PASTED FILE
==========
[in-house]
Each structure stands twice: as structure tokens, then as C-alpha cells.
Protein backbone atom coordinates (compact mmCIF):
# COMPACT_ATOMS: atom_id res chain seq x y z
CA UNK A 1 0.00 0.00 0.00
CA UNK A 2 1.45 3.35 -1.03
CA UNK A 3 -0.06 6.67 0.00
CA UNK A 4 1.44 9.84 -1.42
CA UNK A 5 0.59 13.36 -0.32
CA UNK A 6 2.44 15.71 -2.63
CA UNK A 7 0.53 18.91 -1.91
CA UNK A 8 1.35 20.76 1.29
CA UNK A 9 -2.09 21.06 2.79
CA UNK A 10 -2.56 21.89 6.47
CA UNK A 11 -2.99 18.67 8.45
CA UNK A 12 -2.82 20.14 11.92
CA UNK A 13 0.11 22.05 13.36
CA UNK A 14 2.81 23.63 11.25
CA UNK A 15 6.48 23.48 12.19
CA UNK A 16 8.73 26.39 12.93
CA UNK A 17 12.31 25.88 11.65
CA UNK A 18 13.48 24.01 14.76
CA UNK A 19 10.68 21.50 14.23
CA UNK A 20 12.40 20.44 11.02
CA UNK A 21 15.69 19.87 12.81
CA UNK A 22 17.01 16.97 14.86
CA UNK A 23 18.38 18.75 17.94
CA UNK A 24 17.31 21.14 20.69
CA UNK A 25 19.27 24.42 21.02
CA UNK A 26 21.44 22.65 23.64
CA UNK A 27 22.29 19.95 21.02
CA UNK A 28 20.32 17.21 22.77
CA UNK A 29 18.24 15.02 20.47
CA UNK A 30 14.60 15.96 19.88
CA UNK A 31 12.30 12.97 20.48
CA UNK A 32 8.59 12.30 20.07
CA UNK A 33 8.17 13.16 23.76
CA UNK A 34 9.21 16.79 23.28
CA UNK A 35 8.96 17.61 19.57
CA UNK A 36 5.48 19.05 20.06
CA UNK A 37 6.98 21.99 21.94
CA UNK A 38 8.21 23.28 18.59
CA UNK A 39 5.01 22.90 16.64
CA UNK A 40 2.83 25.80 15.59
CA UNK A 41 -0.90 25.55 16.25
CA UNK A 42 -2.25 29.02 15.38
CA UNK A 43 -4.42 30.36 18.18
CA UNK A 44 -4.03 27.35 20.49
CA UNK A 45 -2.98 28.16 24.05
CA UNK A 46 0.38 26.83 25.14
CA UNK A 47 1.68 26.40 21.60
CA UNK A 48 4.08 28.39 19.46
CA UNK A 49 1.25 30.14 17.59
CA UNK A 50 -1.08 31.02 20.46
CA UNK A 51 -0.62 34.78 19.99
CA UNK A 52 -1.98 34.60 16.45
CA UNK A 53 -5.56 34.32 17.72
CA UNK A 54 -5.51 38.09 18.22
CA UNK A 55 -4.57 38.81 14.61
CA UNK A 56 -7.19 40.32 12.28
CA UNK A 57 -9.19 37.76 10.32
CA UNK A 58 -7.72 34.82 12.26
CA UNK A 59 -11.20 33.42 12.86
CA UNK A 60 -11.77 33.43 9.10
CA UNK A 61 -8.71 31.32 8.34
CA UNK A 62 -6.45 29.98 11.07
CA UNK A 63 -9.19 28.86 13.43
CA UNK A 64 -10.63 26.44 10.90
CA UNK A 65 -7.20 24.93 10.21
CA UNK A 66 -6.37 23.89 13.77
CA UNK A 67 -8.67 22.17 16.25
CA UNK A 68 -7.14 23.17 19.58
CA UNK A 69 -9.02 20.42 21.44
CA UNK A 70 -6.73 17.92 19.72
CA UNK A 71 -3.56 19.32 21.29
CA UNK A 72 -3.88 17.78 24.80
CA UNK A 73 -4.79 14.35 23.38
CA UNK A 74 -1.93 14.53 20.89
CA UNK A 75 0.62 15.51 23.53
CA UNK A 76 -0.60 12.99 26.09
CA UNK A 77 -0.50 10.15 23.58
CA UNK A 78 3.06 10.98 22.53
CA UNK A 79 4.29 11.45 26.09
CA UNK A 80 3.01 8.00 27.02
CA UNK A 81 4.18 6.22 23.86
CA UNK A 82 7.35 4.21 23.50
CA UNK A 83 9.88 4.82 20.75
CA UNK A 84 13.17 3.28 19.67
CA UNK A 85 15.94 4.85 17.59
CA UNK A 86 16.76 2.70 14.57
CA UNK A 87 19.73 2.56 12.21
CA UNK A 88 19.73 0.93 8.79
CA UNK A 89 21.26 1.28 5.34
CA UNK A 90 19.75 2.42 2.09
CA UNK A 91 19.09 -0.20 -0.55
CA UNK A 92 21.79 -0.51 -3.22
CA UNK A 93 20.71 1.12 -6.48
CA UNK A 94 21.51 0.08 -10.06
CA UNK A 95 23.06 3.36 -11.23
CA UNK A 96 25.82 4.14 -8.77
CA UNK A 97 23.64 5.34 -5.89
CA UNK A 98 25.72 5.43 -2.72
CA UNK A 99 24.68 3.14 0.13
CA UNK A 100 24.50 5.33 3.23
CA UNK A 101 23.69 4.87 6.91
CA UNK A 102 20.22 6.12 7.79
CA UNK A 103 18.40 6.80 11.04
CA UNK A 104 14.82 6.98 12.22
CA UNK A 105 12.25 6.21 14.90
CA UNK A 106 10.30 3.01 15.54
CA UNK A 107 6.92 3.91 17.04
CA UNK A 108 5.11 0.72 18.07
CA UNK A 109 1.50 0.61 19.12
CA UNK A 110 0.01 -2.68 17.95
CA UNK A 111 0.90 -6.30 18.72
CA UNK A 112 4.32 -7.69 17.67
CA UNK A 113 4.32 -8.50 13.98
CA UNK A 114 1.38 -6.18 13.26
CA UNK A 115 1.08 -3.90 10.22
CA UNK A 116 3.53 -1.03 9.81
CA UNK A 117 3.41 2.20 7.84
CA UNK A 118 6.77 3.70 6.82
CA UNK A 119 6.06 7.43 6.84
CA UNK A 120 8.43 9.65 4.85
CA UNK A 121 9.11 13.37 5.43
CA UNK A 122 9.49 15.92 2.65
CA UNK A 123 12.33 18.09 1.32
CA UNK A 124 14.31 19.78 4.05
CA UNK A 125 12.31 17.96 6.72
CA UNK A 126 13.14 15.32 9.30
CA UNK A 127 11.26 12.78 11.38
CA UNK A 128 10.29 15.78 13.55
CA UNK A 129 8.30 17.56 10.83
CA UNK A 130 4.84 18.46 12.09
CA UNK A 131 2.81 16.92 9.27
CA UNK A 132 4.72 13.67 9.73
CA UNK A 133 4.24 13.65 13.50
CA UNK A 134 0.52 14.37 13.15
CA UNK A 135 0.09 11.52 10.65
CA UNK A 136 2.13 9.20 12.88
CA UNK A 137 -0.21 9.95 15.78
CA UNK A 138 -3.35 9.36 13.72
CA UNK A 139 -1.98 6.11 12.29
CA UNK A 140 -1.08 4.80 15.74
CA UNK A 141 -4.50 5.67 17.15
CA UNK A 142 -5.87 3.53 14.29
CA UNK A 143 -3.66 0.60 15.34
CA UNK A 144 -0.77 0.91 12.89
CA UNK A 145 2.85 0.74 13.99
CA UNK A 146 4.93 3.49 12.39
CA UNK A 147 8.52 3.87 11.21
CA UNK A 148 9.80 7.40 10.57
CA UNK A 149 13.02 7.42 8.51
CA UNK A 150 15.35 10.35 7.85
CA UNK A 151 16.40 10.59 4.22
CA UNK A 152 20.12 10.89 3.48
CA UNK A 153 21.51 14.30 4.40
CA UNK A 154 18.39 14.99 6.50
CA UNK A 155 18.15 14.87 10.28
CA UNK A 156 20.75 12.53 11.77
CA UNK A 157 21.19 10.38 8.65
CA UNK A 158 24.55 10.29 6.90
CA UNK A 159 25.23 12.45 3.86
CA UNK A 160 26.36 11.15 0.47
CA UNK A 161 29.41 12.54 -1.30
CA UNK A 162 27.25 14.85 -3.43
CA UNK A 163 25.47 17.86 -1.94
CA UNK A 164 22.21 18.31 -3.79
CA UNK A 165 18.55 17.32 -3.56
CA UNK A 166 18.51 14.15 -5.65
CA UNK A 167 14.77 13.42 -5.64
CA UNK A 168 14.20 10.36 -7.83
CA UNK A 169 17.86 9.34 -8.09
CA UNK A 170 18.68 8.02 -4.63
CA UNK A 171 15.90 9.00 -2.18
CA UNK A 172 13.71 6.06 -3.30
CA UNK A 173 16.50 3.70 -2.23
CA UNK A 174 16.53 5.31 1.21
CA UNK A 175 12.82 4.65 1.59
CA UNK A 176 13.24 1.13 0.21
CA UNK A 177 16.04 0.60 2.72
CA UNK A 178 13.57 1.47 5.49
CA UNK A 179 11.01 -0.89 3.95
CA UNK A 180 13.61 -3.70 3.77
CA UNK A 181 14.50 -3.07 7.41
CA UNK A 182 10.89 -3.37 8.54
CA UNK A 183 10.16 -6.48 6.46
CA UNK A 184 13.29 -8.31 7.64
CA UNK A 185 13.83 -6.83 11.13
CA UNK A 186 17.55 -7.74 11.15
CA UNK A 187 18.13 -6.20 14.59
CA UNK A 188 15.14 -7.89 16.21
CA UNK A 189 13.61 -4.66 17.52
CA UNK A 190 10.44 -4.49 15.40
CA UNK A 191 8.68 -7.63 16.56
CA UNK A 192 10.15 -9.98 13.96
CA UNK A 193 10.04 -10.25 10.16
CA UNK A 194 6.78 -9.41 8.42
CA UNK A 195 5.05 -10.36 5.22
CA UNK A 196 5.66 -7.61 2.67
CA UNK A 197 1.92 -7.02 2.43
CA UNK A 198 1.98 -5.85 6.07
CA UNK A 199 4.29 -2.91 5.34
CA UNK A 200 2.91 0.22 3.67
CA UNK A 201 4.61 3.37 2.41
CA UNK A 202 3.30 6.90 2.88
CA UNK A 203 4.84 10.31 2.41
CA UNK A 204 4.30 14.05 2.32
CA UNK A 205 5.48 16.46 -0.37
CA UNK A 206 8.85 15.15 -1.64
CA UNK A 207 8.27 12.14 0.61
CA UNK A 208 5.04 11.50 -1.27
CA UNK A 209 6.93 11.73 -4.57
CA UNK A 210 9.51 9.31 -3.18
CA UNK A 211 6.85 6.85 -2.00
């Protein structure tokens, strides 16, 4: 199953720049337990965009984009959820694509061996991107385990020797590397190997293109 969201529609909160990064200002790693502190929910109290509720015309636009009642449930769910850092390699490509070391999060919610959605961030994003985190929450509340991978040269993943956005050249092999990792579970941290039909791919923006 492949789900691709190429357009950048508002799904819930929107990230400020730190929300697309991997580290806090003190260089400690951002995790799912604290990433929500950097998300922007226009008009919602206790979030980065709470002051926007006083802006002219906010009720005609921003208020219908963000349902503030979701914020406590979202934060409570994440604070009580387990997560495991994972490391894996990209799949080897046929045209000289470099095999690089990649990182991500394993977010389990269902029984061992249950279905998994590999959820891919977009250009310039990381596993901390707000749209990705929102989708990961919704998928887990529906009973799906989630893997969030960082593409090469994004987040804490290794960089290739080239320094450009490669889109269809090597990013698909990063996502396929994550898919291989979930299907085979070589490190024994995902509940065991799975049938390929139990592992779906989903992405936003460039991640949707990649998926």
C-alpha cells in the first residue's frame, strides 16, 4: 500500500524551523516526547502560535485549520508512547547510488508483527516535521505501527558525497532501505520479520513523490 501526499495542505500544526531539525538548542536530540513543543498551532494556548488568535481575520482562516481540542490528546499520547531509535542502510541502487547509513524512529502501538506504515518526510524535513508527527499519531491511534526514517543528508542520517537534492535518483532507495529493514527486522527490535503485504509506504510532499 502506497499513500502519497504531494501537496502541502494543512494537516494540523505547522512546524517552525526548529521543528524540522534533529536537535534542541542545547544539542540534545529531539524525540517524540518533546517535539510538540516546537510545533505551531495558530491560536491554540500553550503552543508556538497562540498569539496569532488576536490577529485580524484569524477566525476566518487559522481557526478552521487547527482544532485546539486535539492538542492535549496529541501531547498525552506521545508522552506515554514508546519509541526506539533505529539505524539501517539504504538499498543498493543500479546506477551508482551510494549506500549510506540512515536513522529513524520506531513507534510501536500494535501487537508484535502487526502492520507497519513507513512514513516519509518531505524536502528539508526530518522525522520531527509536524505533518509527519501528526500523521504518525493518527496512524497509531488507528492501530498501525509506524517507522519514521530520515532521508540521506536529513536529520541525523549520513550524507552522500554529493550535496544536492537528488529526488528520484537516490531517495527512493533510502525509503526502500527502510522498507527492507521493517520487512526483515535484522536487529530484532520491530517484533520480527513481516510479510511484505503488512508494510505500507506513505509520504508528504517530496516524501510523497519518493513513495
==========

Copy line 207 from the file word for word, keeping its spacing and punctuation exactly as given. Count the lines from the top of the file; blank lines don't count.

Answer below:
CA UNK A 203 4.84 10.31 2.41